Alexander Masters - The Genius in My Basement
Affectionate, dynamic tale of mathematician child genius
Our bookshelves have groaned with populist tomes on maths over the past few years – from the excellent likes of Fermat’s Last Theorem and The Music of the Primes to myriad facsimiles – but it is well worth making room for The Genius in My Basement. Alexander Masters’ second volume is a biography of a mathematician, a maths book about the biography business, and an affectionate, dynamic tale of ‘a happy man’ called Simon P Norton.
Norton was a child genius – history calls him one the greatest mathematical prodigies of the 20th century – and he also happened to live in the basement of Masters’ Cambridge home. This afforded the author an intimate setting in which to observe (and hear, and smell) his subject. As with Masters’ hugely-acclaimed debut, Stuart: A Life Backwards, this is an inventive, compelling biography (although it is notably less overwhelming).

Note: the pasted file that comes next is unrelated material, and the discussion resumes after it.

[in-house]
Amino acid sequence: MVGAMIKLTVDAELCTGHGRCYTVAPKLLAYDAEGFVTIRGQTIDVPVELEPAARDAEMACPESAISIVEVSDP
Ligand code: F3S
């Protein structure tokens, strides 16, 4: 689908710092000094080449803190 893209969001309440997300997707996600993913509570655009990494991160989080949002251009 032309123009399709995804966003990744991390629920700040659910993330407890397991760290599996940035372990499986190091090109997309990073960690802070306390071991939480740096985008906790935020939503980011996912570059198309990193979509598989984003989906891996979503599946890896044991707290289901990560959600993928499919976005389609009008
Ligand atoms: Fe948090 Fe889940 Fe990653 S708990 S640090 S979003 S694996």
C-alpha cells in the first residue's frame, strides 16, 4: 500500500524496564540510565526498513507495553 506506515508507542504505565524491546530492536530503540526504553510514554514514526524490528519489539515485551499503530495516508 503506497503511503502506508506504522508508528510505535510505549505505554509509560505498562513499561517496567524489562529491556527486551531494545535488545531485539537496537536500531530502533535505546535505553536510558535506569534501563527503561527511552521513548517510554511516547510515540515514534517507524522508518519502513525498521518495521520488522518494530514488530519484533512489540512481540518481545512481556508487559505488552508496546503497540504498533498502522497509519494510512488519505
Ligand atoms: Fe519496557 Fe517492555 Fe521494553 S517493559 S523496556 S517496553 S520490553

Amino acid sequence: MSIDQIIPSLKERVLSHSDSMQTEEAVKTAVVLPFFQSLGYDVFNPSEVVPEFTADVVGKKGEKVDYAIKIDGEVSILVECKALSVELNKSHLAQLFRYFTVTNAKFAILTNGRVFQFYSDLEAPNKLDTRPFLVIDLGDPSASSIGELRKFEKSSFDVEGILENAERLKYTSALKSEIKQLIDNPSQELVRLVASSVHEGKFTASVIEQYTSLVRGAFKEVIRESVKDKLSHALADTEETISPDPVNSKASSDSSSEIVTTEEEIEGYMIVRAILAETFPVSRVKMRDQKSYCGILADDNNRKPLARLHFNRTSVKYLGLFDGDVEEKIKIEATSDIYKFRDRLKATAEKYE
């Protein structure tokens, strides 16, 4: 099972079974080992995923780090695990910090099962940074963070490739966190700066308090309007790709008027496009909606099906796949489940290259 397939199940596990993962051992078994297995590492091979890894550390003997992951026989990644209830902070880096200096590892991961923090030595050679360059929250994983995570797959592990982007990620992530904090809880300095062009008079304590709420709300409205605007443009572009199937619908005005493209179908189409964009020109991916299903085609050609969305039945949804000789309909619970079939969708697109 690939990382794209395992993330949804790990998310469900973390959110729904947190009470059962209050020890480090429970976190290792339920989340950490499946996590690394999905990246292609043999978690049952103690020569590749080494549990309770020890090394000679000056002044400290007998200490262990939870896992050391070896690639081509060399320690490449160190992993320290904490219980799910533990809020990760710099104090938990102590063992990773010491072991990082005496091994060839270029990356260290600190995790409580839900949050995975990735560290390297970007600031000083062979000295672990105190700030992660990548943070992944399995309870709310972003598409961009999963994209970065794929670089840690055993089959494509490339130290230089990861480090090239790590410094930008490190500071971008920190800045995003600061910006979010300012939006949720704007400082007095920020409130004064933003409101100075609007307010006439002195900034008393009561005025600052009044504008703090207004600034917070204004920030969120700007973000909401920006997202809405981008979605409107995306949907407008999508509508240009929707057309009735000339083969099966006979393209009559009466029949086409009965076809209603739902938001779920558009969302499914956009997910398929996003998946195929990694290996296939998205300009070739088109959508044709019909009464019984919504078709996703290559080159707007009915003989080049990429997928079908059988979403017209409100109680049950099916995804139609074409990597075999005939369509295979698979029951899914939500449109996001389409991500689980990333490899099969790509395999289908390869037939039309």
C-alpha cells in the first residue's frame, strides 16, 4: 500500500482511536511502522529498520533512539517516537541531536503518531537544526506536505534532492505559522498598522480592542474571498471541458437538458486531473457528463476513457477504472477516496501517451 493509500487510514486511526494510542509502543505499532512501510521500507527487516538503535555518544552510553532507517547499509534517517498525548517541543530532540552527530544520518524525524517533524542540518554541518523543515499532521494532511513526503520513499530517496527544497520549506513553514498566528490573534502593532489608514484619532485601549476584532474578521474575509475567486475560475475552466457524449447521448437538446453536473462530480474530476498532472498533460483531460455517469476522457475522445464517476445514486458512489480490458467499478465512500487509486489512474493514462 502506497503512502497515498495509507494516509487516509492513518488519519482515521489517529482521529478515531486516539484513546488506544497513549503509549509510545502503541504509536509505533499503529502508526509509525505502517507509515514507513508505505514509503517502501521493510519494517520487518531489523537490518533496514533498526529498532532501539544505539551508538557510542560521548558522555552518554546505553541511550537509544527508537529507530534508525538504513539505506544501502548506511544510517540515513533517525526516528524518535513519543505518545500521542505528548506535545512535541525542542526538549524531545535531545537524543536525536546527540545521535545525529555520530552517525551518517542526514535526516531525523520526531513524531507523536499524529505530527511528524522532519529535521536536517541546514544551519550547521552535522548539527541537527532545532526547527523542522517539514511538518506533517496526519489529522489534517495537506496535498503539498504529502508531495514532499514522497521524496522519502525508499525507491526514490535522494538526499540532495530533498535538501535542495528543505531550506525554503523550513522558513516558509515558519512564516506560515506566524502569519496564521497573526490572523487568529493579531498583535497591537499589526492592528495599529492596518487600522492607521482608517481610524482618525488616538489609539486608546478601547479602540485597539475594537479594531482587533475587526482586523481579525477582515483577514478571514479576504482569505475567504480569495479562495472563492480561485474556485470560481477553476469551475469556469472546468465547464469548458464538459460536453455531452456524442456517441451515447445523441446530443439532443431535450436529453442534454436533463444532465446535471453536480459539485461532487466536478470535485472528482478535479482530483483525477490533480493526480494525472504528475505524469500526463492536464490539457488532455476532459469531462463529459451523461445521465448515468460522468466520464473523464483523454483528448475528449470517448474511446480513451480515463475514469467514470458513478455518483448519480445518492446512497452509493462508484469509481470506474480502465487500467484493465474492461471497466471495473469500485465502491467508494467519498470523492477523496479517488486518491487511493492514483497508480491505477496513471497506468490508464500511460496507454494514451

He explores and patches up Norton’s life story through mathematical problems and sketches (the ‘embloomered triangle’ is genius); old photos and newspaper cuttings; hand-drawn maps of his habitat; questing narratives and family/acquaintance interviews of varying success; and best of all, through snatches of Norton-Masters dialogue and manuscript feedback, which endears us to the pair of them.
There’s a sense of Calvino’s If on a Winter’s Night a Traveller in Masters’ alternating chapters and salutation of the reader; and his arrangement of maths and biography recalls Uncle Petros and Goldbach’s Conjecture. But the general effect is versatile, and the author’s observations are stunning. He rails against clichés (of the tortured genius and the past-it prodigy), instead celebrating the life of a man who revels in the minutiae of bus timetables, packet rice, day trips, socks and carrier bags. It makes you wish that you knew Norton. And it makes you wish you could do maths.